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I've created a database class long time ago always used it in my projects.

Something like this:

class Database
{
     function query($sqlQuery) {
         $this->prepare($sqlQuery);
     }

     function connect($databaseConnectionValues) { }

     function read() { }

     function prepare() { }

     ...etc
}

Frameworks like Laravel do it in a completely different way. They never execute SQL.

Something like this:

$users->find('Demo')->select('email')->get();

I'll get two questions on this.

Question 1: I believe the second code is called as "ORM", but what is "Database Absraction Layer"? Also, how many layers do database has? (I can do further research when I get their names.)

Question 2: Why should I use an ORM and why not?

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1 Answer 1

up vote 1 down vote accepted

Here's the skinny:

  1. Database abstraction layer = a tool that takes database functions and syntax and re-packages them for use programatically.
  2. ORM = Object Relational Mapper, which may include a database abstraction, goes one step further and allows you to manage relationships between tables via programmatic objects.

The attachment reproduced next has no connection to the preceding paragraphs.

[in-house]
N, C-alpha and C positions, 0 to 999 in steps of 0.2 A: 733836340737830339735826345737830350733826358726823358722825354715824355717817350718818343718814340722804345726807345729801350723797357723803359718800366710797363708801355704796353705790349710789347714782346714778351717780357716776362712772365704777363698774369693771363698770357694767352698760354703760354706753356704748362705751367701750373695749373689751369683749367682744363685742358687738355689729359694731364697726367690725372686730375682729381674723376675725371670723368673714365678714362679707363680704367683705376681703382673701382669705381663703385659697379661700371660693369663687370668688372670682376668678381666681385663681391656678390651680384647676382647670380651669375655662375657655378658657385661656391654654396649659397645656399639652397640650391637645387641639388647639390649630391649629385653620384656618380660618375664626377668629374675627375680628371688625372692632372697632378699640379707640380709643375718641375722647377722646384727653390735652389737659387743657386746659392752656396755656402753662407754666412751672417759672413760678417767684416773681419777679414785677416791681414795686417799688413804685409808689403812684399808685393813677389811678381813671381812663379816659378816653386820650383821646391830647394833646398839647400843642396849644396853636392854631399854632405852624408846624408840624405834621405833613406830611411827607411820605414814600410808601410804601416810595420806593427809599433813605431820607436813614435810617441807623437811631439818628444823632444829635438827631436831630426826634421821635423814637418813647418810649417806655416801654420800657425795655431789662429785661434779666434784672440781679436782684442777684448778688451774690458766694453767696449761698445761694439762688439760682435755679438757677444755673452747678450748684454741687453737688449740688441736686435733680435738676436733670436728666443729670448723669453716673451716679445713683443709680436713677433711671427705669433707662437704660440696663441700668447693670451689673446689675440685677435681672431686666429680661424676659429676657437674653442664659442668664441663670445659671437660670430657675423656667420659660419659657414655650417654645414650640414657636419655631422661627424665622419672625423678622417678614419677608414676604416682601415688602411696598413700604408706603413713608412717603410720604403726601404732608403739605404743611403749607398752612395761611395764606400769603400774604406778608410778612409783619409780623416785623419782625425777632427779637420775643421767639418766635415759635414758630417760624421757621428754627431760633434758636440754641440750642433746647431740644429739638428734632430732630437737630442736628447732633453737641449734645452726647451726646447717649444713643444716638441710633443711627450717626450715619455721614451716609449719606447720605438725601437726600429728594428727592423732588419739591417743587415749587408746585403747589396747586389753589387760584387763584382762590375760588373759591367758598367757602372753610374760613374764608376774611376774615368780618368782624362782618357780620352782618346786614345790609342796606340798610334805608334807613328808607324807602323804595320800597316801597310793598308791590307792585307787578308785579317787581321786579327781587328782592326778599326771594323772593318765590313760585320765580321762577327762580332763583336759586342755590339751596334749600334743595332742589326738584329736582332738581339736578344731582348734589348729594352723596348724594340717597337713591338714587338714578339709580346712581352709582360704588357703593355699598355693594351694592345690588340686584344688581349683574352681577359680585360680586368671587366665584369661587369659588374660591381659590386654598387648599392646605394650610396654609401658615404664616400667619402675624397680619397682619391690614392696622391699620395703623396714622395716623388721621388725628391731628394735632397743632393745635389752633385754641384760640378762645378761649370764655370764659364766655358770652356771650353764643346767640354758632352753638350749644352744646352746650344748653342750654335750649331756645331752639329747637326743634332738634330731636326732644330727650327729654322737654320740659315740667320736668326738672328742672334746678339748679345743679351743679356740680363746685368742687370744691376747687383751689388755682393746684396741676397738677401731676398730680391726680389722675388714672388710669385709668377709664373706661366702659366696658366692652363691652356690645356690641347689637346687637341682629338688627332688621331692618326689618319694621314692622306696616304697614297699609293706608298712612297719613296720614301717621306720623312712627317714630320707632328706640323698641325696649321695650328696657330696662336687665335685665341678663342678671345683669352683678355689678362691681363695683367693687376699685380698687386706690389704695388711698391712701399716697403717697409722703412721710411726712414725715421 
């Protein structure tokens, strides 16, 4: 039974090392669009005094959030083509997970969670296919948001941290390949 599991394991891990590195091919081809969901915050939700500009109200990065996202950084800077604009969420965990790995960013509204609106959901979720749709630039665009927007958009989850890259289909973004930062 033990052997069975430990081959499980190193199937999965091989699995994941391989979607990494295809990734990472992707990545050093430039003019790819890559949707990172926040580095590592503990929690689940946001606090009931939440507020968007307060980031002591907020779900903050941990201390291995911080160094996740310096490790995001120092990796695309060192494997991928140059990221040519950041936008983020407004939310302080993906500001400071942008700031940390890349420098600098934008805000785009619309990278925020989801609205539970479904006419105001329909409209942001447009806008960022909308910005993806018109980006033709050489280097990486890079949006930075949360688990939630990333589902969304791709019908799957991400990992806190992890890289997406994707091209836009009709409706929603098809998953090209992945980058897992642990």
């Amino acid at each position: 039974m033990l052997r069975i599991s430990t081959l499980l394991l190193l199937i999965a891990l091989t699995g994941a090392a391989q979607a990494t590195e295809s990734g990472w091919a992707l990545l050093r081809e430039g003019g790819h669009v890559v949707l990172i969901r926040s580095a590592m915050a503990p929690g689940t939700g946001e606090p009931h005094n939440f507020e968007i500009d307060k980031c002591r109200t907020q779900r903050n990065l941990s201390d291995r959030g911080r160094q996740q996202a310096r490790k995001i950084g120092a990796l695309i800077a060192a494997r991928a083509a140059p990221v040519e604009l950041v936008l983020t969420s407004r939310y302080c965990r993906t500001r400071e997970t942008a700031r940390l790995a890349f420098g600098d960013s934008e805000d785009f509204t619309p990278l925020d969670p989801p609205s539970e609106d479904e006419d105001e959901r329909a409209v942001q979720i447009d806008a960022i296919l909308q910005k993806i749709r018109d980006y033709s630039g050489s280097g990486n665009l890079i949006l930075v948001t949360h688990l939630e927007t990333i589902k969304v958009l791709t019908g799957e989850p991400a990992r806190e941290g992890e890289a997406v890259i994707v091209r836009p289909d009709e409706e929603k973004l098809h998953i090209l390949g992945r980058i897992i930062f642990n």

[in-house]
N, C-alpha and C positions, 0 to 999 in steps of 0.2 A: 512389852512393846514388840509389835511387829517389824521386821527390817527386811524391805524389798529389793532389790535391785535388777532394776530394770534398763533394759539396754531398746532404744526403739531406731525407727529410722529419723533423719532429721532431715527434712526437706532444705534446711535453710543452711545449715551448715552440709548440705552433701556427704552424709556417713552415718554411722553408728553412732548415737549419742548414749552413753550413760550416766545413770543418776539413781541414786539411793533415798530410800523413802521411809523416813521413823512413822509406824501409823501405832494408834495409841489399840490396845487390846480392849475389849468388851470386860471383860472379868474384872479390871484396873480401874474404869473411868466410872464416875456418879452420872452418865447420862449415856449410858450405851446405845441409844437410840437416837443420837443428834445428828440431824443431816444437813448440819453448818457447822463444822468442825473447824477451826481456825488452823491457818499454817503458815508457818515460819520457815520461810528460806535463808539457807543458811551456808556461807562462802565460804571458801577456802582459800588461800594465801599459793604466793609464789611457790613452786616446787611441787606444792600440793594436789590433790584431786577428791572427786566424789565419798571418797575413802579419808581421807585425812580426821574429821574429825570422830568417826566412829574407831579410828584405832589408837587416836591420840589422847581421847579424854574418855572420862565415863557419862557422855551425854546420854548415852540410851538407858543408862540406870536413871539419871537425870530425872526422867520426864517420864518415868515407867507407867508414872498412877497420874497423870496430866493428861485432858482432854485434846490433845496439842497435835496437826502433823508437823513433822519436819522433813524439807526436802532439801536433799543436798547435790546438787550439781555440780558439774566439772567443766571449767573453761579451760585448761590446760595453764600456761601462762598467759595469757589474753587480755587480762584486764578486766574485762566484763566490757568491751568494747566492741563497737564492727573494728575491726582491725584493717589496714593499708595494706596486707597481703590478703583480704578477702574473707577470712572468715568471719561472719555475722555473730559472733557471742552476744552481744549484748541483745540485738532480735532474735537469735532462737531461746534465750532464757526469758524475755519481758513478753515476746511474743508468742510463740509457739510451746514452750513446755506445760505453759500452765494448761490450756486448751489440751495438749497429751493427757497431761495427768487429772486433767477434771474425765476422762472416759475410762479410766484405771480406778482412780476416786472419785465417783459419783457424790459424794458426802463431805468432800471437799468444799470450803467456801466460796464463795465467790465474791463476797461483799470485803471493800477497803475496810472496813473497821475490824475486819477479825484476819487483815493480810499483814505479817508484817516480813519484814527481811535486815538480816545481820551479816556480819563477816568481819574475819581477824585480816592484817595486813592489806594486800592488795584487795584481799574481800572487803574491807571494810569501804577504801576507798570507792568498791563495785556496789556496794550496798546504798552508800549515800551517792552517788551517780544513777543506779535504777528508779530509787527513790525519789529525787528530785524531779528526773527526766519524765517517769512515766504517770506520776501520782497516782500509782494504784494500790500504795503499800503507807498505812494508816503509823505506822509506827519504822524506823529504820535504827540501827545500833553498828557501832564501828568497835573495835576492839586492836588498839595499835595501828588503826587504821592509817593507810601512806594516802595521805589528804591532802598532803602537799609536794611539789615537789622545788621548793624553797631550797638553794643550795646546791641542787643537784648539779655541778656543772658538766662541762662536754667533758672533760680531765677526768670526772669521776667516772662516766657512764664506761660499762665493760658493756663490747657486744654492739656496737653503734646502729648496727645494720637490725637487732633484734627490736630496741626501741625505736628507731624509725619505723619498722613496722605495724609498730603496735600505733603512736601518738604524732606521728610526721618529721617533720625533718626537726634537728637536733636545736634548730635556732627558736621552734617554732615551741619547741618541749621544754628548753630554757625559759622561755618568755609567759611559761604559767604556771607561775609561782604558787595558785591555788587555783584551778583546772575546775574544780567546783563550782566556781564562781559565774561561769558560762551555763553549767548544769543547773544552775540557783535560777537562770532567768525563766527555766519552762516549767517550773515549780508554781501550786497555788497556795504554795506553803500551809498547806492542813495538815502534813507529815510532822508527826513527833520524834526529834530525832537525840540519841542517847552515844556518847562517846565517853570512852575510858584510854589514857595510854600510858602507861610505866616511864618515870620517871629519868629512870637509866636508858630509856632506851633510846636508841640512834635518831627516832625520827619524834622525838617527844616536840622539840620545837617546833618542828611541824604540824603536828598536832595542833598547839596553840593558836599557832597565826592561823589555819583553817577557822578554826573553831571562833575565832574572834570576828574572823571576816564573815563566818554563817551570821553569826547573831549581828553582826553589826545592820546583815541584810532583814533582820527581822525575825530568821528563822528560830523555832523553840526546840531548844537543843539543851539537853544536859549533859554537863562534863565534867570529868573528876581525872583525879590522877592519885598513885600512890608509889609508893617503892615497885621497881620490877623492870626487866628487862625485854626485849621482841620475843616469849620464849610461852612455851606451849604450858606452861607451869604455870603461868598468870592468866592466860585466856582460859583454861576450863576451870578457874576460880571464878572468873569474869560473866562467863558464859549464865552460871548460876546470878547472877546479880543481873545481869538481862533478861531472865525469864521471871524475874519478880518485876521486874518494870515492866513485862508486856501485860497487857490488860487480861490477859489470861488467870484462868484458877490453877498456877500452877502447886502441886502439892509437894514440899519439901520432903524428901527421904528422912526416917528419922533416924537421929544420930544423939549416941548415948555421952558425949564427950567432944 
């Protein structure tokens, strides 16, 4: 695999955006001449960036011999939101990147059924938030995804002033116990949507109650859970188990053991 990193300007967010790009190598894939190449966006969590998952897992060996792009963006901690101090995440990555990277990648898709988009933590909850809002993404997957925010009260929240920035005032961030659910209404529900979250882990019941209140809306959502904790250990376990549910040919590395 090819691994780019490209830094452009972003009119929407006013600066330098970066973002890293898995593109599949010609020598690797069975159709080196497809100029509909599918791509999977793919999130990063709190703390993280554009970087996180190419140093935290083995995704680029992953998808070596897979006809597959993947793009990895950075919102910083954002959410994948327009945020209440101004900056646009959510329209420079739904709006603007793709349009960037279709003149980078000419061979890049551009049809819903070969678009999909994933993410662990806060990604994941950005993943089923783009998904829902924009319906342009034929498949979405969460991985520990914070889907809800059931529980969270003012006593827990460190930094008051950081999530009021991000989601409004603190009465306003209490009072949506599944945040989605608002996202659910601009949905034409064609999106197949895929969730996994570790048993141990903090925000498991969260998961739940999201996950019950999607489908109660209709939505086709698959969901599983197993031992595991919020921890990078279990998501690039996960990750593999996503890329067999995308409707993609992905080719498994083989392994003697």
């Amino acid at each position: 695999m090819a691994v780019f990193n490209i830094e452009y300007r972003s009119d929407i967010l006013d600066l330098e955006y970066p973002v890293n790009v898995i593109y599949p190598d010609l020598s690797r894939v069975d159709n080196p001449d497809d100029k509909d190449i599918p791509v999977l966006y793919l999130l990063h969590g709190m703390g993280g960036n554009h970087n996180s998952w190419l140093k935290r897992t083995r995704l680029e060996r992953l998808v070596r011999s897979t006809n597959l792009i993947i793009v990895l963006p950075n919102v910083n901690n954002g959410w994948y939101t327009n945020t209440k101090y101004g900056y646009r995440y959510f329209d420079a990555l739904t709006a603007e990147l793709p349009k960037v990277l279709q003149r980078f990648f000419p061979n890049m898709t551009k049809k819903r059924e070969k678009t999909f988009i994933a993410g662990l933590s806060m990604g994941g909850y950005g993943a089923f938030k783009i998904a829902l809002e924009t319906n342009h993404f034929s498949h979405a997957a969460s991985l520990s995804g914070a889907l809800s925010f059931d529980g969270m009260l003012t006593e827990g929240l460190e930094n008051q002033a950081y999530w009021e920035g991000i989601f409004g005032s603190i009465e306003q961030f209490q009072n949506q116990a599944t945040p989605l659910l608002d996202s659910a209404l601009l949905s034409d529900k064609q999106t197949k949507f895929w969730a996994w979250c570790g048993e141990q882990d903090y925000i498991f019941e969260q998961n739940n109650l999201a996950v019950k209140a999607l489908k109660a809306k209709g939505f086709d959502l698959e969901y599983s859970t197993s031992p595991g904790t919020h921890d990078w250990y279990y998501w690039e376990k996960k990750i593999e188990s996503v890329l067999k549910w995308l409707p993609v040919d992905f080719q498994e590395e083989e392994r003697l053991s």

That would make this code snippet a database abstraction layer.

$users->find('Demo')->select('email')->get(); 

If it had some syntax like:

$users->join('Friends')->find('Demo')->select('email')->get();

Or similar you'd have an ORM on your hands.

The only time you would find an ORM useful is if you have to do join queries and want the results from more than one table pre-packaged nicely into their own models and then properly organized. Example:

$u = $user->join('friends')->where('name', 'mike')->get();

echo $u->name; // would be mike;
echo $u->friends[0]->name; // would be the name of another user who's mike's friend

This is all very conceptual and framework agnostic of course. In this case, a relationship would be defined in the model class that loads the "friends" property with all the users that are friends of the selected user.

If you are not doing joins on tables, don't worry about ORM functionality, even if your framework of choice has one. You only need to use it if you need it.

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Orm makes objects of your data and makes it easier to work with related objects. Joins can also be done with a database abstraction layer –  Miguelo Mar 5 '13 at 7:20
    
@Miguelo, very true. The difference would be that the abstraction layer wouldn't provide the same level of control over the data from the two or more tables. –  Joe Mills Mar 6 '13 at 17:27

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